Every company is a legal personality, so just as every person can do both, every company can do both. It’s a choice, whether it’s exclusively one or the other, or mixed in various proportions: 80/20 or 20/80. I’m not opposed to money-making. But why don’t you create a tiny little social business on the side to take five people out of the welfare system, or provide health care or technology to a group without it, or create a business to employ juvenile delinquents? Whatever you feel comfortable with.

In the joint ventures you’ve done with big corporations, what are some of the obstacles you’ve faced?

I have more excitements than problems. But there was one interesting problem with Danone that became a classic case. We had a 50-50 joint venture agreement: Grameen would give €500,000, and so would Danone. Grameen had no problem. But Danone couldn’t provide its half. Weeks went by, and they could not. Months went by; they could not. Finally, they explained. Their lawyers were objecting, saying that the money belonged to the shareholders and therefore couldn’t be used to invest in a company that would not pay them a dividend. But then Danone came up with a solution. It sent out a letter to all the shareholders before the annual general meeting saying: We want to start a company in Bangladesh that will tackle the problem of malnourished children. If you want to use part of your dividend to invest in this company, please sign up and tell us what percentage you want to put in. Around 97% or 98% of the shareholders signed up, and Danone ended up with €35 million. So there was a problem, and there was a solution.

How hands-on is your role in Grameen’s joint ventures?

I’m only one person. Most of the time, I’m not contributing personally in the design of the products. But I’m a catalyst for bringing people together, focusing on objectives, reminding everyone what we want. For example, in the Danone case, they first showed me a plastic container for yogurt. I said, “In social business, plastic is not allowed. We want biodegradable material.” The Danone guys said, “We use plastic all over the world.” And I said, “All over the world you’re a profit maker. Here you’re a social business.” They were unhappy, but they started looking for a solution. After four months, they came back with a new container made of cornstarch. “Can I eat it?” I asked. “Because why should poor people spend money on something they have to throw away? Why can’t you put nutrition in the cup?” So they worked very hard to make an edible cup. These big companies have enormous creative power. But unless you ask, you’ll never get an answer.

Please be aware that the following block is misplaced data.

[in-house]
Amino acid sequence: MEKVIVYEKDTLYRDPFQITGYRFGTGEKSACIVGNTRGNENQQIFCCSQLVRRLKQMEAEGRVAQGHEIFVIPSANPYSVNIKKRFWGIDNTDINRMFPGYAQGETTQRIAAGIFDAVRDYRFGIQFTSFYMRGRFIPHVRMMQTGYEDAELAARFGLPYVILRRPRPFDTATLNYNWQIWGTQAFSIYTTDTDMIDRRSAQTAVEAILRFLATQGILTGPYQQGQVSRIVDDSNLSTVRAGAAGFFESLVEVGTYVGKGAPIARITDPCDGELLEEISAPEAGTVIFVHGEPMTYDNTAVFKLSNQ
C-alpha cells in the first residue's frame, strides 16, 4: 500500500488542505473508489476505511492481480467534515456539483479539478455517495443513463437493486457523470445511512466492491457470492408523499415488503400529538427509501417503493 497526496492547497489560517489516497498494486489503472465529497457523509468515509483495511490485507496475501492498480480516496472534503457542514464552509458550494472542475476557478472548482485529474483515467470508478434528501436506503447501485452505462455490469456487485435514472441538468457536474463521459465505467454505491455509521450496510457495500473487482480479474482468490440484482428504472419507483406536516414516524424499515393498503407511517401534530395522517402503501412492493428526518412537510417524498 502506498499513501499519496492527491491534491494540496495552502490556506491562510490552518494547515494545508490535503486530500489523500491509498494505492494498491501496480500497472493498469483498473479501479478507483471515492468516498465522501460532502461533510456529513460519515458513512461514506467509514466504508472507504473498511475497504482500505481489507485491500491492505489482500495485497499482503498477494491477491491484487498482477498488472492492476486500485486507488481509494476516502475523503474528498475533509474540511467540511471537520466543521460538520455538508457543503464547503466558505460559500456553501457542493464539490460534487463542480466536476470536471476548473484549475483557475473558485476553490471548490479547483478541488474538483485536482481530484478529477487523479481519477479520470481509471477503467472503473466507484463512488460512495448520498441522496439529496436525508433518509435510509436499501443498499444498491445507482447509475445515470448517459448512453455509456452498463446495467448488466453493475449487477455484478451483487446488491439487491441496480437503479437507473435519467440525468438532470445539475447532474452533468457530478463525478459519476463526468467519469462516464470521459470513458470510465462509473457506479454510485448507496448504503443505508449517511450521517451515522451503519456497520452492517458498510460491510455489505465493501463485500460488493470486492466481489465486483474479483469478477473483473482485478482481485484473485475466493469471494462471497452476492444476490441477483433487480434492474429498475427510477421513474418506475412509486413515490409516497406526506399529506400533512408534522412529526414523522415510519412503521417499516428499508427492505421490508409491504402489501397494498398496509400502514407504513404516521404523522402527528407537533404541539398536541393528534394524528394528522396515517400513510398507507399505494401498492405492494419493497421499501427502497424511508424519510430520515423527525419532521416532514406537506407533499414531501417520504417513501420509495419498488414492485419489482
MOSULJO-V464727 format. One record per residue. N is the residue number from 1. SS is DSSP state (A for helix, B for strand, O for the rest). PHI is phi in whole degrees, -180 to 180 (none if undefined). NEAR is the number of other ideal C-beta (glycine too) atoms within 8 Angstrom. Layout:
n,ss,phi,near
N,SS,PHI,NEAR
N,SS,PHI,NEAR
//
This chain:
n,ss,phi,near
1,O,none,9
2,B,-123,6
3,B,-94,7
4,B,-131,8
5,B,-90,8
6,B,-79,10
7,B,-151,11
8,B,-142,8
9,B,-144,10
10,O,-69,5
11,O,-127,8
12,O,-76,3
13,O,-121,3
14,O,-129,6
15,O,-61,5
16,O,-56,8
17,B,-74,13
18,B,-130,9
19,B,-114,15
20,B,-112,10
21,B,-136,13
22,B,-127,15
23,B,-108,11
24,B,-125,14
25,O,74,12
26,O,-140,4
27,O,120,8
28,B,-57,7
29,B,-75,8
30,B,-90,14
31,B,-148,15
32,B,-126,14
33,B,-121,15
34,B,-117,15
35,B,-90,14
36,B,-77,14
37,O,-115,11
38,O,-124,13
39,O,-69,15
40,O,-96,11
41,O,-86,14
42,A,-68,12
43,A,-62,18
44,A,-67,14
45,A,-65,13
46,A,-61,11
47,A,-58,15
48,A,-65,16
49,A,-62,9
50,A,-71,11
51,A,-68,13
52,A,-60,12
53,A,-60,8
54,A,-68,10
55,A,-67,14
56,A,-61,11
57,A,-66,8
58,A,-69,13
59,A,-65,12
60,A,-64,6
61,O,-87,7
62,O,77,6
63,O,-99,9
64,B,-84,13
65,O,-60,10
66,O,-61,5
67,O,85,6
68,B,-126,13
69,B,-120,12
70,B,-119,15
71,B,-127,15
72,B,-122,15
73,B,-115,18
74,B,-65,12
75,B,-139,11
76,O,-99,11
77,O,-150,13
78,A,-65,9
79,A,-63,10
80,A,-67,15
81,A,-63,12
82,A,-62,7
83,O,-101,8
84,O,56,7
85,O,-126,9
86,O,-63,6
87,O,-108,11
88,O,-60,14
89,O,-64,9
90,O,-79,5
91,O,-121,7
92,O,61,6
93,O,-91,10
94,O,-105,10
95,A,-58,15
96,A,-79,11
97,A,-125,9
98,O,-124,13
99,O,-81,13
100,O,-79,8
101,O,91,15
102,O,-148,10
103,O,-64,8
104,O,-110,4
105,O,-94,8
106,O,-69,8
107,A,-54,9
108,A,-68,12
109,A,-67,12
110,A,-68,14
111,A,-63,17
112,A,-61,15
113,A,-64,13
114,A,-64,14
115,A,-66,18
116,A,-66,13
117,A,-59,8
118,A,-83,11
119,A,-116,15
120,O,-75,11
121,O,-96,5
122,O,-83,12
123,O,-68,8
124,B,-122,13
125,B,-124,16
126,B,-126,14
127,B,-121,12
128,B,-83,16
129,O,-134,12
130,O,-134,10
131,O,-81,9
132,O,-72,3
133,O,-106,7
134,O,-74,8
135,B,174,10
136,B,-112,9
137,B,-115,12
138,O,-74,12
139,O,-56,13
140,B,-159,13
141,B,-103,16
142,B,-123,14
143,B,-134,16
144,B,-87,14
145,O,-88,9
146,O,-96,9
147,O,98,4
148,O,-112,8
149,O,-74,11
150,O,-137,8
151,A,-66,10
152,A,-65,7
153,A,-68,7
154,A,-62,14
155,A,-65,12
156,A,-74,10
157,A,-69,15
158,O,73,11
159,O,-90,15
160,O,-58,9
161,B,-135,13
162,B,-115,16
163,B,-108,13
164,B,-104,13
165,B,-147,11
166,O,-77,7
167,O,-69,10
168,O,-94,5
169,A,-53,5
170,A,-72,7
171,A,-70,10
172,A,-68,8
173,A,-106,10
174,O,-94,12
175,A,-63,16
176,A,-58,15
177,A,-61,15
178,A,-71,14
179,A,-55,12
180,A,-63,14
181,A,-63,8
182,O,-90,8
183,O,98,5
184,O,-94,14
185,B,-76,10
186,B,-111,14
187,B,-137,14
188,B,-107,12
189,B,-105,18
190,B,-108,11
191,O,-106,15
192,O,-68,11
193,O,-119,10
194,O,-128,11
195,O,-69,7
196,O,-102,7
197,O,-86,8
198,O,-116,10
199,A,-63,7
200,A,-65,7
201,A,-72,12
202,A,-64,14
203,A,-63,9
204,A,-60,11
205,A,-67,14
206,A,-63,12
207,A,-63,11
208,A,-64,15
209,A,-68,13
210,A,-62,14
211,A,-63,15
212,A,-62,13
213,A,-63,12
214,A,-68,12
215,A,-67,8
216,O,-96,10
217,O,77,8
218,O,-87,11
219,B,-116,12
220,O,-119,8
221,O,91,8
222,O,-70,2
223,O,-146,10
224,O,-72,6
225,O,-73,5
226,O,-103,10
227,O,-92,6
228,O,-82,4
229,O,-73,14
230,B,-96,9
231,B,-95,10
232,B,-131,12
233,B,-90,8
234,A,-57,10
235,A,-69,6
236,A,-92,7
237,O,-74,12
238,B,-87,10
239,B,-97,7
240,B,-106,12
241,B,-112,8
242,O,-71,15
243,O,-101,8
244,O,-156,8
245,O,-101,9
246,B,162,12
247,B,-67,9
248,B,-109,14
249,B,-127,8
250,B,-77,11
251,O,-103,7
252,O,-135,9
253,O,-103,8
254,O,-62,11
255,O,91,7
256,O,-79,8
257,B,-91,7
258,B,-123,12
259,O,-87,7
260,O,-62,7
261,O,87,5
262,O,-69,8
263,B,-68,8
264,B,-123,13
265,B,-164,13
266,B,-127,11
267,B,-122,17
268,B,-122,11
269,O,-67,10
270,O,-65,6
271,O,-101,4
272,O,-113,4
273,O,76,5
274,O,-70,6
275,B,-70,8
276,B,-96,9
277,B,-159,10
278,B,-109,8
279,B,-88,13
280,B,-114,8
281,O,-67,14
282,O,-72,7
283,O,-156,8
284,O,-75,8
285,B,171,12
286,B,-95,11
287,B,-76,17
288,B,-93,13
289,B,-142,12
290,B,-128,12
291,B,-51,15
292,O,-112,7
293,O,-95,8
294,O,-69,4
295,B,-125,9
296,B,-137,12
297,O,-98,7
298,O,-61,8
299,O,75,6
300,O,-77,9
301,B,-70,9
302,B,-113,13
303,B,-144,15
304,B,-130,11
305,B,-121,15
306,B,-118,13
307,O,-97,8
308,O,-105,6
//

You have such a wide network of supporters. How do you go about building those relationships and lobbying for your ideas?

I don’t lobby for support. People become supporters because it matches their own wishes and desires to help the poor.

Fully 97% of Grameen’s loans are to women. Are women better businesspeople than men?

Women used to hold less than 1% of bank loans in Bangladesh. So when I created Grameen, I wanted to make sure that half of the borrowers were women. When we approached them, they said, “I don’t know what to do with money. I’m afraid of money. Give it to my husband.” And I thought, “This is not the voice of the woman. This is the voice of history, of the system, which created fear in their minds.” It took us six years to finally achieve the goal of 50/50. Then we saw that the women borrowers brought so much more benefit to their families. Women want to build up something for the future with their money. Men want to spend it enjoying themselves. So we changed our policy to focus on women.

Grameen works across the world now. What cultural differences have you seen?

We have a bank in New York City now—9,000 borrowers, an average loan of $1,500, repayment rate over 99%—and it’s doing exactly the same things we do in Bangladesh. There is no cultural variation. We focus on what Grameen is: tiny loans to poor women.

Do you think you’ll ever fully retire?

I don’t think any human being wants to retire as long as they enjoy the life. And I’m enjoying the life.


Source: Harvard Business Review
Publication date: Dec 01, 2012. Prod. #: R1212M-PDF-ENG